03.Ways to spread the word
Viral campaigns rely on word of mouth, or more commonly “word of mouse”, working on the theory that if a customer likes something they will be more inclined to share it with their friends online. Ideally, the consumer is recruited involuntarily to spread the message through online interactive games, emails or videos.
One such success is Queensland Tourism’s latest web campaign which reached 162 countries, attracted 34,000 applicants and gained broad international media coverage. Their “Best Job in the World” competition invites job seekers to apply via video for the chance to live rent free on the Barrier Reef for six months. When the campaign launched, the host website crashed with the sheer amount of traffic on the site.
Other viral successes such as “Dancing Matt” – a video featuring a guy dancing in locations all over the globe – started off as a genuinely non-commercial activity but has since attracted high-paying sponsors, such as Visa, keen to catch a piece of the viral action.
Have you ever sat captive in a salon chair while your hairdresser attempts to make talking an Olympic sport? While you chat about the latest TV shows, books or movies, you may not realise your hairdresser, shop assistant or even your personal trainer is actually part of that product’s marketing mix.
Sydney-based MINT PR’s Monique Haylen says she has thousands of “style influencers” on her books. “Whisper marketing is what we refer to as generating authentic word of mouth,” she says. “When we started doing word of mouth it was originally about getting people to talk. We don’t pay but we provide product to people we think it’s appropriate for, or give them information and hope that if they like it they’ll talk about it.” Haylen says determining who should spread the word depends on the client. “If it’s Channel Seven with a preview of a new program, we would probably use hairdressers. They can talk about how they’ve seen an exclusive preview; word of mouth is about engaging people and having a dialogue.”
Haylen also uses other techniques to build brand awareness by stealth. “We’re currently promoting a brand of jewellery by placing it on the hands of bar staff in certain upmarket bars. We might choose style ambassadors such as newsreaders, magazine editors or stylists and give them product to wear. It’s a cost-effective way of getting a message out about a brand and can work well with other kinds of marketing.”
The phrase “guerrilla marketing” was originally was coined by business author Jay Conrad Levinson in 1984. He defined the technique as achieving conventional goals, such as profits and joy, with unconventional methods, such as investing energy instead of money. These days, guerrilla marketing is commonplace as part of the marketing and advertising mix.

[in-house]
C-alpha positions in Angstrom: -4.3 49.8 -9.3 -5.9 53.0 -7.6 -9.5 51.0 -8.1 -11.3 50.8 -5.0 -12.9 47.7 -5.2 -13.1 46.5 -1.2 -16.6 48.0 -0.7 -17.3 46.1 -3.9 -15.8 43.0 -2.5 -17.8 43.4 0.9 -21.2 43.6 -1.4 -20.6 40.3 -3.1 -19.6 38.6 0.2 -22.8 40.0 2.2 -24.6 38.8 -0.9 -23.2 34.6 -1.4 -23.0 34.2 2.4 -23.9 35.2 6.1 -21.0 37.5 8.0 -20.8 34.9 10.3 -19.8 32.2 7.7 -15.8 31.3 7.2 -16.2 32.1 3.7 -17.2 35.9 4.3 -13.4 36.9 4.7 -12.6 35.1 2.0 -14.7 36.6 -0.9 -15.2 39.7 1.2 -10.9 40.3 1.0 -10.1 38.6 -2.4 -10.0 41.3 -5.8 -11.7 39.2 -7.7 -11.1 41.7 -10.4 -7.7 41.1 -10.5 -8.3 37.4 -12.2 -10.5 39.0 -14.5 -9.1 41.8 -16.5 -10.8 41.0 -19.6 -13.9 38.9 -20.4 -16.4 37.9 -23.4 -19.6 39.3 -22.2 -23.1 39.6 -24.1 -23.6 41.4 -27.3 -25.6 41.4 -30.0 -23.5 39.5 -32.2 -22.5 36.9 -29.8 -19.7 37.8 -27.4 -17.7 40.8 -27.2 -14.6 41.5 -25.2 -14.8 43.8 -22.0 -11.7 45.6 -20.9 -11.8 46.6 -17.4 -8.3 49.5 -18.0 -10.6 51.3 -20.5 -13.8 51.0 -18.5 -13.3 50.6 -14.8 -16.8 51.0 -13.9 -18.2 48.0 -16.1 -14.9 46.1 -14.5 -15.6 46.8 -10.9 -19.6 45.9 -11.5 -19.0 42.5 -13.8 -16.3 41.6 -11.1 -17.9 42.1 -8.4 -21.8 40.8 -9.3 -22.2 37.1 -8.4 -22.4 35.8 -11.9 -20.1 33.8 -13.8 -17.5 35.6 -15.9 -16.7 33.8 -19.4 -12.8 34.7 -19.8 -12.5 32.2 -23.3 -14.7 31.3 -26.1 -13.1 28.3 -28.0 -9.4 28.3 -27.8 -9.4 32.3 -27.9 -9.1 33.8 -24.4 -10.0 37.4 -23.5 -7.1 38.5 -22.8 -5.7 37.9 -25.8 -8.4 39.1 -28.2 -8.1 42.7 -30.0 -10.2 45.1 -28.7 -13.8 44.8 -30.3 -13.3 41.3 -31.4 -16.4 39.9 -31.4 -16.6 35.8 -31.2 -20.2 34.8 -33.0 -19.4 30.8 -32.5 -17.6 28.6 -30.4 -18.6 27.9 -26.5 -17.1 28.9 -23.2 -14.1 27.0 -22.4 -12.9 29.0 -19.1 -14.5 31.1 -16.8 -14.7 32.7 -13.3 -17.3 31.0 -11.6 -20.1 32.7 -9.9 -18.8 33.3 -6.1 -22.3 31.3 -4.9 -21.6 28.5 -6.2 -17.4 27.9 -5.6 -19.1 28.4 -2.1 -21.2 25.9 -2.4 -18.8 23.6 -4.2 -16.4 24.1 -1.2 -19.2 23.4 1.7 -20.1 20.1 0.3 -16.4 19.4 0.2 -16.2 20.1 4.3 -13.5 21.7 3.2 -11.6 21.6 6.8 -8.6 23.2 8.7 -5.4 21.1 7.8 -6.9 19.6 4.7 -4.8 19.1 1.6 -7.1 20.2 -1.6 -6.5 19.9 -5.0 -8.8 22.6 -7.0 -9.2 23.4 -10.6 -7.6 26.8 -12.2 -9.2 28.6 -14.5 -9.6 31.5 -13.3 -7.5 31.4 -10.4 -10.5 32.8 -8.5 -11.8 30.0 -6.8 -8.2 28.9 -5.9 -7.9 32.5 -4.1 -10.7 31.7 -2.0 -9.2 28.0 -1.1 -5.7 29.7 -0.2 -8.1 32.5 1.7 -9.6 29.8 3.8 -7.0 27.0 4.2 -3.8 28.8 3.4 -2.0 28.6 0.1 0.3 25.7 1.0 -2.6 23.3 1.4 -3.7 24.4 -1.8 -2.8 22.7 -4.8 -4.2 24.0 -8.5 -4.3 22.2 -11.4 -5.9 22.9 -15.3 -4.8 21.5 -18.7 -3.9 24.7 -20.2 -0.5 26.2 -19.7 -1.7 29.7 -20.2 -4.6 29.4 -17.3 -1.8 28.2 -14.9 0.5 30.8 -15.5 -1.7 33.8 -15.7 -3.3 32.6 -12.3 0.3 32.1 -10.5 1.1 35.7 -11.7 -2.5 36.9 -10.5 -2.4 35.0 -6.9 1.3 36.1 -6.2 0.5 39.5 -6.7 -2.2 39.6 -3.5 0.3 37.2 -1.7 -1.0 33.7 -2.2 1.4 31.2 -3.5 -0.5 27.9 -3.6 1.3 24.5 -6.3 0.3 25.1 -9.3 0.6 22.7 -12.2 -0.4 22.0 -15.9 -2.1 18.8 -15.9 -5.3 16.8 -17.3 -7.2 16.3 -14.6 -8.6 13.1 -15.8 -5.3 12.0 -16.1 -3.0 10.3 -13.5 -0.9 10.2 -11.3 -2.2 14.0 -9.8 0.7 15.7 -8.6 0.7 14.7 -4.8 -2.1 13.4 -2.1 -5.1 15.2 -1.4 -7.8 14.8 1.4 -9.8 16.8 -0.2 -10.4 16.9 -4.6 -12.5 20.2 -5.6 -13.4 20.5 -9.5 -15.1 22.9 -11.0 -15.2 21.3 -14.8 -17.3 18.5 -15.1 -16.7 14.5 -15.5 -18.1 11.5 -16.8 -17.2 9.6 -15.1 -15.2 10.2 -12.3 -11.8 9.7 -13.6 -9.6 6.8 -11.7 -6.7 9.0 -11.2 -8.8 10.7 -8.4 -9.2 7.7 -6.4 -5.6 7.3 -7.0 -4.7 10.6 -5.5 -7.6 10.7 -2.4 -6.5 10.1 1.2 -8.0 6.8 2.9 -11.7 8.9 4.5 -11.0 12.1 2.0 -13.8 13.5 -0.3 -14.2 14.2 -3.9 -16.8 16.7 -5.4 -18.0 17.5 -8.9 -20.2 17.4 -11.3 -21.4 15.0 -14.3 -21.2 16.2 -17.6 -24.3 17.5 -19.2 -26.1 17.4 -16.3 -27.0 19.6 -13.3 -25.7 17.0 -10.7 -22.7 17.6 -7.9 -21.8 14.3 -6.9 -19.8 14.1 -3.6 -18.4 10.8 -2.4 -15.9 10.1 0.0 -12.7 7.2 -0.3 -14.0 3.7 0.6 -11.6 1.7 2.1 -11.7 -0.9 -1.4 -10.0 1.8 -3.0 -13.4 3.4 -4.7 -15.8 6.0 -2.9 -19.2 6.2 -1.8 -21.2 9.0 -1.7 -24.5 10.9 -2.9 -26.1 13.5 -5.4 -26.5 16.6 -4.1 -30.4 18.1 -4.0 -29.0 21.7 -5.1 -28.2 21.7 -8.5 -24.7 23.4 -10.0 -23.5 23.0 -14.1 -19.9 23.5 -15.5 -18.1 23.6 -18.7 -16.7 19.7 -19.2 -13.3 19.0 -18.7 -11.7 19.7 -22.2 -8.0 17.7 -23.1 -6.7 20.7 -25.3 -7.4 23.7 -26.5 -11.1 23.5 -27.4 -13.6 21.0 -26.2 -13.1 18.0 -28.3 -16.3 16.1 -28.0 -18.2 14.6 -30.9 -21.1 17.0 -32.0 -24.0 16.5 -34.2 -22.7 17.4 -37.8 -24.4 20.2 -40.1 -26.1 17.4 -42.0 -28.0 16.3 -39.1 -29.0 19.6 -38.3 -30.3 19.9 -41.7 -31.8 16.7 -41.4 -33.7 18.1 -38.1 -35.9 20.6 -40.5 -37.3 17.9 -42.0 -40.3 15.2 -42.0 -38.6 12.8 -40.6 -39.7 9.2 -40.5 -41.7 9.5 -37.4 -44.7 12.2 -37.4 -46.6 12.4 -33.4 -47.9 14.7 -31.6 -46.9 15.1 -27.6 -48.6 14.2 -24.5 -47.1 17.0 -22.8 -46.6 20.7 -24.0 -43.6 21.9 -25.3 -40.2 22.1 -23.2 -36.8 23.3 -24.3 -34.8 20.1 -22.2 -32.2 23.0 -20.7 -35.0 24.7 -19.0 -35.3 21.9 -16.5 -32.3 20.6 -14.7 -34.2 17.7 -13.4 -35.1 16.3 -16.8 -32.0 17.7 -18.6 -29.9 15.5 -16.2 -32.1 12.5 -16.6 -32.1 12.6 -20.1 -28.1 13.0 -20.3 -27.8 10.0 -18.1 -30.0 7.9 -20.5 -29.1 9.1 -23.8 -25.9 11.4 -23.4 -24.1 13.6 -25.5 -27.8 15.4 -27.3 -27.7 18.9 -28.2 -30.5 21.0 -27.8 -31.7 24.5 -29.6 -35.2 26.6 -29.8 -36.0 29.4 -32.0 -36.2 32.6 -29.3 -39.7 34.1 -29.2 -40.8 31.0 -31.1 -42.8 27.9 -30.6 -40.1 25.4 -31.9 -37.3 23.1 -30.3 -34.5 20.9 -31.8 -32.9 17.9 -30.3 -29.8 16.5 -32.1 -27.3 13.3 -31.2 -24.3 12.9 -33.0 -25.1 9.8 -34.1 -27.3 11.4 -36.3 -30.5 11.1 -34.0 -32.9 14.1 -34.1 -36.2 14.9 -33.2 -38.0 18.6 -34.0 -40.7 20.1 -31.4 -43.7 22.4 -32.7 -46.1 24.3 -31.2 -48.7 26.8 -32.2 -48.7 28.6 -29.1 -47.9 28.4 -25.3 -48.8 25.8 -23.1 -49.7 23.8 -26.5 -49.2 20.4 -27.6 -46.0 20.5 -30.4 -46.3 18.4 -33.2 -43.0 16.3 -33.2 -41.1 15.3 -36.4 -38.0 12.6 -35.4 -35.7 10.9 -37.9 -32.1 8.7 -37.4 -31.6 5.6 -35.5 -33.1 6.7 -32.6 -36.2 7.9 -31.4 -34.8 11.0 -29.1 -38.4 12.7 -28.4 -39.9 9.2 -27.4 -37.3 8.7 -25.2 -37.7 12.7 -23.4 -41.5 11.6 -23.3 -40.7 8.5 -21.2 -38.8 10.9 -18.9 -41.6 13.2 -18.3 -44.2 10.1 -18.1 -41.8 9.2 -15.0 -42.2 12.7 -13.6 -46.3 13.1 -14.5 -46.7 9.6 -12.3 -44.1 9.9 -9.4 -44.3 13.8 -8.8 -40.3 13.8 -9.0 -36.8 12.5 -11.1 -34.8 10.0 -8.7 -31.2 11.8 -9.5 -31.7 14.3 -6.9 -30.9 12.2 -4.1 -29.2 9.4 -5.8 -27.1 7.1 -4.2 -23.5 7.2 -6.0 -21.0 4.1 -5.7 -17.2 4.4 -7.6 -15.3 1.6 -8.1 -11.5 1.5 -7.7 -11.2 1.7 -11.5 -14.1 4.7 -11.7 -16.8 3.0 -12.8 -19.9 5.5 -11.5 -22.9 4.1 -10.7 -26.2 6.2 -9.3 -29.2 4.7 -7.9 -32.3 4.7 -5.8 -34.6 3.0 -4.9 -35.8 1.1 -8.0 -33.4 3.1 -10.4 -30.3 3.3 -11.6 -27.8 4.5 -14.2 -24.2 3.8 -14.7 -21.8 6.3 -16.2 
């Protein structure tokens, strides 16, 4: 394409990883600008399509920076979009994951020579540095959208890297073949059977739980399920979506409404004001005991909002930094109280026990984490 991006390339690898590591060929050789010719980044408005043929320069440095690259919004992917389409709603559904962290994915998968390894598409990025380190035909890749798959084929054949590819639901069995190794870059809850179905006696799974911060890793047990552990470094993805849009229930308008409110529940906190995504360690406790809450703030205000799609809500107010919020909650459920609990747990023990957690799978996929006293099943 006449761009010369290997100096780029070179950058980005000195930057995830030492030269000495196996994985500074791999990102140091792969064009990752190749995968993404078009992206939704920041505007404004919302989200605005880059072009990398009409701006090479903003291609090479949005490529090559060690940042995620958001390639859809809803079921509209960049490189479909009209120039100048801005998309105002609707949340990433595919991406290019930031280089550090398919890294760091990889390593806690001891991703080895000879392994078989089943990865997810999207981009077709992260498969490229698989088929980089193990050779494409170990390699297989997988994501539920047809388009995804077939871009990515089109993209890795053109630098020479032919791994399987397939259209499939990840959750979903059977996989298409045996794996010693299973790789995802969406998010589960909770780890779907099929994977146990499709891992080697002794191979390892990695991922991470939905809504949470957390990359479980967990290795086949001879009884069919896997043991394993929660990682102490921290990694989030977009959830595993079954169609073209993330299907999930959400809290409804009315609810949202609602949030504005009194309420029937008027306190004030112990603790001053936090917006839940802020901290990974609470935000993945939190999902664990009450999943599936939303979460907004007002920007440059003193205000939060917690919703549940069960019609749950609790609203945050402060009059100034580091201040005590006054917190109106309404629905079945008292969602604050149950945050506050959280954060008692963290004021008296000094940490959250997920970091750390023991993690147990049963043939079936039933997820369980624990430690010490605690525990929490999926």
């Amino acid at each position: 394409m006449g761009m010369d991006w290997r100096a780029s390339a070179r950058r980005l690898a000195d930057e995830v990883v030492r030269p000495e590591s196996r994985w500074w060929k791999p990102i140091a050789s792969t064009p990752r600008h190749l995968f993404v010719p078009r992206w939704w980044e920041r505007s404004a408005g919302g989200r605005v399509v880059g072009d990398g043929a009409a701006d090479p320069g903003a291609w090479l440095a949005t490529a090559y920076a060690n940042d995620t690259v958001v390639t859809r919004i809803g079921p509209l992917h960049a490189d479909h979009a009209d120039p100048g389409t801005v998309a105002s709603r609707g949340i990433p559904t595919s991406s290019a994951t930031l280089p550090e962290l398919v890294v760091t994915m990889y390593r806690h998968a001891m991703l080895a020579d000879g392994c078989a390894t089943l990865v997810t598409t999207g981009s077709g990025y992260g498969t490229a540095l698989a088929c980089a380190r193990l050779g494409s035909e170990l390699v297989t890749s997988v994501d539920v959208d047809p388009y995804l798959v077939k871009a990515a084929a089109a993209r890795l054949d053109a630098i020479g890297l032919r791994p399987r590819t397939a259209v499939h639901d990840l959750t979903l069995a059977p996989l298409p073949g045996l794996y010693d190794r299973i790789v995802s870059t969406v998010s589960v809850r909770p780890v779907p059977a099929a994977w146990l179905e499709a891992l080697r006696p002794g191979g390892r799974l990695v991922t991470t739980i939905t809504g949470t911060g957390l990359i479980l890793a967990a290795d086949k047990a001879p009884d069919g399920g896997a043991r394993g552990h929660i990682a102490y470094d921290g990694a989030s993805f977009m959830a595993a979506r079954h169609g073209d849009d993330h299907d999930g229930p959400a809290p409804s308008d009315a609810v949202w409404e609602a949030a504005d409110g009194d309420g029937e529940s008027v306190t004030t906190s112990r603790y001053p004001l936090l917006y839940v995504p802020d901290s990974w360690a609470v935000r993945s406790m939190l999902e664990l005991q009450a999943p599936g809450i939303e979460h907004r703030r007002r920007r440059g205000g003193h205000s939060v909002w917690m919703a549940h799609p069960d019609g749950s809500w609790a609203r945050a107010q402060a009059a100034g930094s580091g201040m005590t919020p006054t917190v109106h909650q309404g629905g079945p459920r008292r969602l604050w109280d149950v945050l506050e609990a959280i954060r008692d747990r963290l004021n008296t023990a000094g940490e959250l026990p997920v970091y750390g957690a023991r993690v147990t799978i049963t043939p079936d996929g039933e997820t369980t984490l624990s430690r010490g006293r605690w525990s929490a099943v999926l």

Monique Haylen is the founder of MINT PR, a Sydney agency that specialises in unconventional campaigns using techniques such as ambient media and “brand ambassadors”. According to Haylen, “the challenge for us is how do we interrupt someone’s normal life without being offensive so they can pay attention to a brand? Humour works, creativity works.”
Consumer psychologist Adam Ferrier says humour and creativity can work well for the right market. “One of the most successful campaigns we did was for a streetwear brand where we played on the misconception that advertisers brainwashed people,” he says. “We had events where we hypnotised people in public and pretended that they would become brand advocates for life. The media were totally outraged by it and the whole thing was a joke. This doubled the distribution of the brand, sales went up and we won an award at Cannes [advertising industry awards].”
Coke Zero: zero response
While it may seem that many of the tricks used on consumers are unfair, experts we spoke to were unanimous that consumers have never been better positioned to bite back if they don’t like something – and advertisers who aren’t quick to respond will get savaged. In 2006, Coca-Cola anonymously launched a new product in Australia, Coke Zero, by setting up the “Zero Movement”, which appeared to be a grassroots street campaign using chalk drawings, pamphlets and a blog of the same name – none of which directly linked back to Coke.
While the campaign created buzz, it was for all the wrong reasons as consumers quickly discovered who was behind it and hit back with a blog of their own, attacking the brand and drawing negative media attention. Within weeks the original material on the blog was removed, with Coke admitting that the campaign “wasn’t for everyone”. “The greatest benefit of technology has been that it empowers consumers to talk back,” says QUT’s Gayle Kerr.